"The three apartments that were on the second floor of the building have been converted into six convenient living quarters, and it is reported that all of them have been leased.  The conversion  was made at the insistence of one of the war industries of the city and the work was completed in about two months' time."

--GreGen

Monday, May 6, 2019

Palmyra (Cooper Airport)-- Part 2: Three Runways At One Time


On January 16, 1942, six Boeing B-17 Flying Fortresses from Hawaii, under the command of Lt. Col. Walter C. Sweeney Jr. (who commanded the Army Air Force Task Group during the Battle of Midway in June 1942).  Also, the Marine VMF-2211 used the airfield.

Two other runways were also built and used.  One was on Mengle Island  and the other one on Sand Island.    Both of these runways are now overgrown with plants and returning to jungle.

The U.S. Air Force maintained the main runway until 1961  It still exists today but can only be used by prior permission or in case of emergency.

--GreGen

Palmyra (Cooper) Airport-- Part 1: Paved With Coral


From Wikipedia.

Is an unattended airport  on Palmyra Atoll in the Pacific Ocean.    It was originally built during World War II and is now owned by The Nature Conservancy.  It has one 5,000 foot long runway.  The name Cooper comes from Henry Ernest  Cooper Sr. who owned Palmyra from 1911 to 1921.

When built, the airfield was called Palmyra Atoll Airfield and later Palmyra Naval Air Station as it was a naval airfield in the Line islands of the Central Pacific area.

The Navy made preliminary surveys of the site in 1938 and construction began in 1939.  The runway was made from crushed coral.  During the war, the U.S. Naval Construction Battalion dredged a channel so that ships could enter the protected lagoons.  They bulldozed coral rubble into a long, unpaved landing strip for refueling  transpacific  supply planes.

--GreGen

Saturday, May 4, 2019

Palmyra Atoll/Island-- Part 2: Handy Spot to Refuel


From Abandoned and Little-Known Airfields Western Pacific Islands: Palmyra Atoll/Island.

**  Two Army B-17s briefly flew in from Hawaii shortly after Pearl Harbor was attacked and landed for anti-submarine patrol.

**  The 5000-foot runway on Cooper Island was completed on January 1, 1942.   Another 3,700-foot runway was built on adjoining Menge Island.

**  The earliest-known aircraft accident there was June 16, 1942.  An Army Douglas C-53 was damaged beyond repair.

**  Eighteen P-39s arrived 10/24/42 and departed  11/2.

**Long range AAF B-24s  also made frequent stops.

**  Contract civilian pilots from Pan American Airways, Consolidated Aircraft and United Airlines flying cargo and personnel to South Pacific areas,  also refueled at Palmyra.

--GreGen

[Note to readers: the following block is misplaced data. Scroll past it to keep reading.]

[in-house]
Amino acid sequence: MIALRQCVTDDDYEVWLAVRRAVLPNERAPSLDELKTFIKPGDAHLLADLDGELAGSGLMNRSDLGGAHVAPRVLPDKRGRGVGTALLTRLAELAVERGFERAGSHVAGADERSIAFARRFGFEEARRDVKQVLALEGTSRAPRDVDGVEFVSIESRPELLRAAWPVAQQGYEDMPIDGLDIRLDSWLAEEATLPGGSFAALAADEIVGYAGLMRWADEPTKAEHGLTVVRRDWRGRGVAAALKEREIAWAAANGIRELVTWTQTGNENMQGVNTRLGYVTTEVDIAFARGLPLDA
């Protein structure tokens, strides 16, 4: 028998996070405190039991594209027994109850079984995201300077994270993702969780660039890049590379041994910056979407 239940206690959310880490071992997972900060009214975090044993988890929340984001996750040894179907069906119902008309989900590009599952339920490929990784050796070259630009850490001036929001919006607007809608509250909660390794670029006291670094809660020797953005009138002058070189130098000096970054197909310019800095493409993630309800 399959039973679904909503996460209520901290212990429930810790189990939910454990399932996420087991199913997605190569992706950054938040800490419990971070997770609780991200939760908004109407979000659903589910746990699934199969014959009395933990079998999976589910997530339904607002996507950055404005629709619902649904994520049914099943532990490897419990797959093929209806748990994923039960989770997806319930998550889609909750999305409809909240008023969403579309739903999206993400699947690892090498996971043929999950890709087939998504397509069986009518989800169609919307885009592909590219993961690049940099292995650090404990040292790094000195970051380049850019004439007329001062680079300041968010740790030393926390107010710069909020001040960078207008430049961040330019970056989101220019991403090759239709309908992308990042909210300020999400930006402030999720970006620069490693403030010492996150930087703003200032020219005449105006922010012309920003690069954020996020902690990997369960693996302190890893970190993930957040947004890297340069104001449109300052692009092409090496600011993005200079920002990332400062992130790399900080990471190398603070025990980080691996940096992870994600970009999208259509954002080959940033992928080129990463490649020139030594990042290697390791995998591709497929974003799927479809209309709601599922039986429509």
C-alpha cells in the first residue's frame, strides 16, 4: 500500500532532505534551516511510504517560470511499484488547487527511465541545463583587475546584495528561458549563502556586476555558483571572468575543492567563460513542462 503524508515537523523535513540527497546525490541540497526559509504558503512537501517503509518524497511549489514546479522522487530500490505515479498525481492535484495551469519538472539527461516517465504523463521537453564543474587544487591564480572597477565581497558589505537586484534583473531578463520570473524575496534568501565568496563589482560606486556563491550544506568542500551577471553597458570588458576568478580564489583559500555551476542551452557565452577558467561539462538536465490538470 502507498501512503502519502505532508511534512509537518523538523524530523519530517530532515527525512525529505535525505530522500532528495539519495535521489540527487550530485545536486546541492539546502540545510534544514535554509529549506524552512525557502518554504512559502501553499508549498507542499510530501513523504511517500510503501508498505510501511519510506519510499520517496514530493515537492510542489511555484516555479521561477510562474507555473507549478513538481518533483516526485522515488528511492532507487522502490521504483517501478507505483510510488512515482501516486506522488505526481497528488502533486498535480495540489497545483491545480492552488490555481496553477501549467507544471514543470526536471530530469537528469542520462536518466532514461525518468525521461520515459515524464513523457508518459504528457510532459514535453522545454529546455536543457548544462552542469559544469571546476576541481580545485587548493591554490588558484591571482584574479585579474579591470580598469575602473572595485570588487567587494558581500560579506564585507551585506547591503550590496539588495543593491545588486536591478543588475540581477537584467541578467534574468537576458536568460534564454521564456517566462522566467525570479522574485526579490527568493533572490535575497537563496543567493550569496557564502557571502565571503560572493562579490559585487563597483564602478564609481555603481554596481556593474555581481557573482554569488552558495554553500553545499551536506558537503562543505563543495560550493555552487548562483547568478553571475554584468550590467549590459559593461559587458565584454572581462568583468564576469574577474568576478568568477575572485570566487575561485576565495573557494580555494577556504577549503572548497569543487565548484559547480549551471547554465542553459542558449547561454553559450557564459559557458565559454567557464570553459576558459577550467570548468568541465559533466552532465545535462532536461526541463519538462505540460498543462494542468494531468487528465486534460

Thursday, May 2, 2019

Palmyra Island/Atoll-- Part 1: Naval Defensive Area


A little over a month after the Japanese attack on Pearl Harbor, the USS Grebe went to Palmyra Island towing a fuel barge.

From Wikipedia.

Palmyra Island (also referred to as Palmyra Atoll) is in about the middle of the Pacific Ocean which gives it is strategic location.  It is named after the USS Palmyra which shipwrecked on the reef there in 1802.  (I can find no mention of this ship.)  It is an incorporated U.S. Territory.  Today it has no permanent residents.

In the 1930s, the island, because of its strategic location, was placed under the control of the U.S. Navy.  On February 14, 1941, President Franklin D. Roosevelt established the Palmyra Naval Defensive Sea Area which allowed only naval ships and aircraft to enter the area.

The Navy established the Palmyra Island Naval  Air Station there on August 15, 1941.  The island was shelled by a Japanese submarine in 1941.  A ship canal was blasted and dredged to the open sea from the West Lagoon.

A hotel was built by the Seabees for airmen on their way to the Pacific Front.

After the war, much of the air station was destroyed.

--GreGen

USS Grebe (AM-43)-- Part 2: Pacific Cruises and Destroyed By a Hurricane


On January 24, 1942, the Grebe towed a fuel oil barge to Palmyra Island, then back to Honolulu where she remained until fall.  On 30 September, the Grebe joined a convoy to Johnston Island and then towed two vessels to Canton Island.

On 6 December 1942, the Grebe grounded while trying to float  the SS Thomas A. Edison at Vuata Vatoa Island in the Fiji Islands.  Salvage efforts were broken up  by a hurricane which destroyed both ships on 1-2 January 1943.

I am unable to find out any information on the Grebe's shipwreck or  the SS Thomas A. Edison.

--GreGen

Wednesday, May 1, 2019

USS Grebe (AM-43)-- Part 1: At Pearl Harbor


From Wikipedia.

I have been writing about this ship in my Not So Forgotten: War of 1812 blog and my Cooter's History Thing blog as this ship led a long naval career spanning from the end of World War I to  part way through World War II.  It was at Pearl Harbor on December 7, 1941.

It also spent nearly three years towing the USS Constitution to most every American port on the East and West Coasts.

After towing the Constitution, the Grebe was transferred to the West Coast.   On 3 June 1940, the Grebe arrived in Pearl Harbor and was assigned to tow  for gunnery and bombing practice.  It was also assigned to mine sweeping practice.

The Grebe was in the process of repair when the Japanese attack came.  Her three-inch guns had been dismantled in the overhaul, so the crew had to fight with rifles and pistols and is credited with shooting down one of three unidentified planes flying low over the yard.